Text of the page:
BUENOS AIRES (Reuters) - Two Argentine men who will soon wed in Latin America’s first legal same-sex marriage hope it will pave the way for other homosexual couples in Argentina to marry.
Alex Freyre and Jose Maria Di Bello were granted a marriage license last week by a judge who overruled a ban on gay marriages in the Argentine capital, Buenos Aires, arguing it was unconstitutional.
The couple are HIV positive and plan to marry on December 1 on World Aids Day.
“We’re very happy, but also very nervous because we feel an enormous responsibility,” Freyre told Reuters on Tuesday night. “It’s a historic accomplishment that recognizes gay rights and opens a judicial way to remove barriers.”
Argentina became the first Latin American country to allow civil unions by same-sex couples in 2002.
Civil unions in Buenos Aires and several other Argentine cities grant same-sex couples some legal marital rights, but not others such as the right to adopt. Elsewhere in Latin America, same-sex civil unions are allowed in Uruguay and Mexico City.
Freyre and Di Bello previously tried to marry in April, but were turned down by a separate judge. The new judicial ruling applies only to their case, but it will likely increase pressure on lawmakers to debate a gay marriage bill now deadlocked in Congress.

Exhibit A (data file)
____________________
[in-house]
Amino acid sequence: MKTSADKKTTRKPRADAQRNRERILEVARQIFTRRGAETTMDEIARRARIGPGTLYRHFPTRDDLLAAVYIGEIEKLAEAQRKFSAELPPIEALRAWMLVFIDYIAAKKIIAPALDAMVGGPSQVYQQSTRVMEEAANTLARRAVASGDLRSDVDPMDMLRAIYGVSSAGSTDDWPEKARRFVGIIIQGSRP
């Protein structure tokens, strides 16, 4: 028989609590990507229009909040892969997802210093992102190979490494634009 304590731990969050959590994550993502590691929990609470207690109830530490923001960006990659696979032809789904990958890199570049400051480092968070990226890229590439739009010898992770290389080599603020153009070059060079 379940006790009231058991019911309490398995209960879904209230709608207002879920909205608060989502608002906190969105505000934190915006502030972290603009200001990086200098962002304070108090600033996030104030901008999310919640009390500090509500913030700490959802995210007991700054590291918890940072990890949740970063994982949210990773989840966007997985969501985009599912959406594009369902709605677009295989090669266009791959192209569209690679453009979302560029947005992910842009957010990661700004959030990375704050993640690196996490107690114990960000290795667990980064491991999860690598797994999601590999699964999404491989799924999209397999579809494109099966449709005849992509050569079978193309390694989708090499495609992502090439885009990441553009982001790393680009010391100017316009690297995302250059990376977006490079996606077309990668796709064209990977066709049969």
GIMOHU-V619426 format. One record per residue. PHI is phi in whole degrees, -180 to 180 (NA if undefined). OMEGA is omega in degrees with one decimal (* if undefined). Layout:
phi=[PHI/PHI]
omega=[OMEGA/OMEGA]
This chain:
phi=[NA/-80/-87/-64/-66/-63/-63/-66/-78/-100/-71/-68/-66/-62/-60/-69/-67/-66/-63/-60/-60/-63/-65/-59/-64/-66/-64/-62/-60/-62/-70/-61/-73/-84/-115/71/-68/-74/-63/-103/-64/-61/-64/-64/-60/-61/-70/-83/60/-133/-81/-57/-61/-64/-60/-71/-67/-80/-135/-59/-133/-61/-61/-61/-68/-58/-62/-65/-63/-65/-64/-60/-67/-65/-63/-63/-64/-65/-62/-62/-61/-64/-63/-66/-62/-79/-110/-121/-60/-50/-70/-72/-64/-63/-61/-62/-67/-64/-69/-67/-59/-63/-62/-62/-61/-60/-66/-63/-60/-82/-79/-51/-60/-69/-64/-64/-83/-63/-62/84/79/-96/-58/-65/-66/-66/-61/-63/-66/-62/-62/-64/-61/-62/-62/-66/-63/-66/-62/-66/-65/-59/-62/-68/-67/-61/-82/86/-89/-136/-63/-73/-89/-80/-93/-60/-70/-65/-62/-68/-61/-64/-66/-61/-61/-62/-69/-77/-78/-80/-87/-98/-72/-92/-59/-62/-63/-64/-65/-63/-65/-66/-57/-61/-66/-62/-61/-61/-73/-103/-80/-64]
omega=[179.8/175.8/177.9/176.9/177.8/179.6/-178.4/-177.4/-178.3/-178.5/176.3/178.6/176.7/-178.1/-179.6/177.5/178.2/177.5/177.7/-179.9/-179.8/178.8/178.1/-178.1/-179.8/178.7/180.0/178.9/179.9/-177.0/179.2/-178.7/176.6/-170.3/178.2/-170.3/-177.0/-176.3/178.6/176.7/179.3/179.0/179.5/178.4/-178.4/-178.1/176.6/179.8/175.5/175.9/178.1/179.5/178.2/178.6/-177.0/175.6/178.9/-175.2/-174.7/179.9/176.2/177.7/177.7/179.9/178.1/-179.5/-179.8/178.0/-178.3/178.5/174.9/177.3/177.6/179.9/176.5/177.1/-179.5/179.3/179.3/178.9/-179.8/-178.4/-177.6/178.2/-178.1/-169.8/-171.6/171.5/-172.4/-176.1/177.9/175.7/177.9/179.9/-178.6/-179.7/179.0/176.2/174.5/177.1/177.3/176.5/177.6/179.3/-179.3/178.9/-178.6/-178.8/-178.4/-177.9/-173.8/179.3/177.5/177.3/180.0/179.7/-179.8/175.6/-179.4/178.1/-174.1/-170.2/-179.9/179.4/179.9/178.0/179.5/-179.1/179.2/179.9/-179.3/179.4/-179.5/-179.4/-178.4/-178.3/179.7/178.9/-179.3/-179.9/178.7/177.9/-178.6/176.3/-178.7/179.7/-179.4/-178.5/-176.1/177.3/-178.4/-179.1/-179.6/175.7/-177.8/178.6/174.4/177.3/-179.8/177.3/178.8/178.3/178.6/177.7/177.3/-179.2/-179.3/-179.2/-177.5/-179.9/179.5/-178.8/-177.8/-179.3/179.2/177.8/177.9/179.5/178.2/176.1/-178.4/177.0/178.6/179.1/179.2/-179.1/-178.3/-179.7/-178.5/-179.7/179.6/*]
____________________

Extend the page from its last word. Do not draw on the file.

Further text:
Buenos Aires Mayor Mauricio Macri has said he does not plan to challenge the ruling.
Gay rights groups said the decision was a victory they hope will set the heavily Roman Catholic country on the path to becoming the first to allow same-sex marriages in the region.
“Although the marriage law has not been changed, it sets a very important precedent,” said Cesar Cigliutti, president of the Argentine Homosexual Community group.
Argentina’s influential Roman Catholic Church criticized the judicial decision as “reckless” and urged authorities to reconsider the ruling.
Freyre said he hoped the marriage would enable him to enjoy rights granted to heterosexual married couples like tenants’ rights and the opportunity to adopt children.
“We’re starting a joint married life that wasn’t in our plans until recently because the law wouldn’t allow it,” he said. “It’s a wind of change. We’re boosting the confidence of millions of gay and lesbians in Latin America.”
Editing by Peter Cooney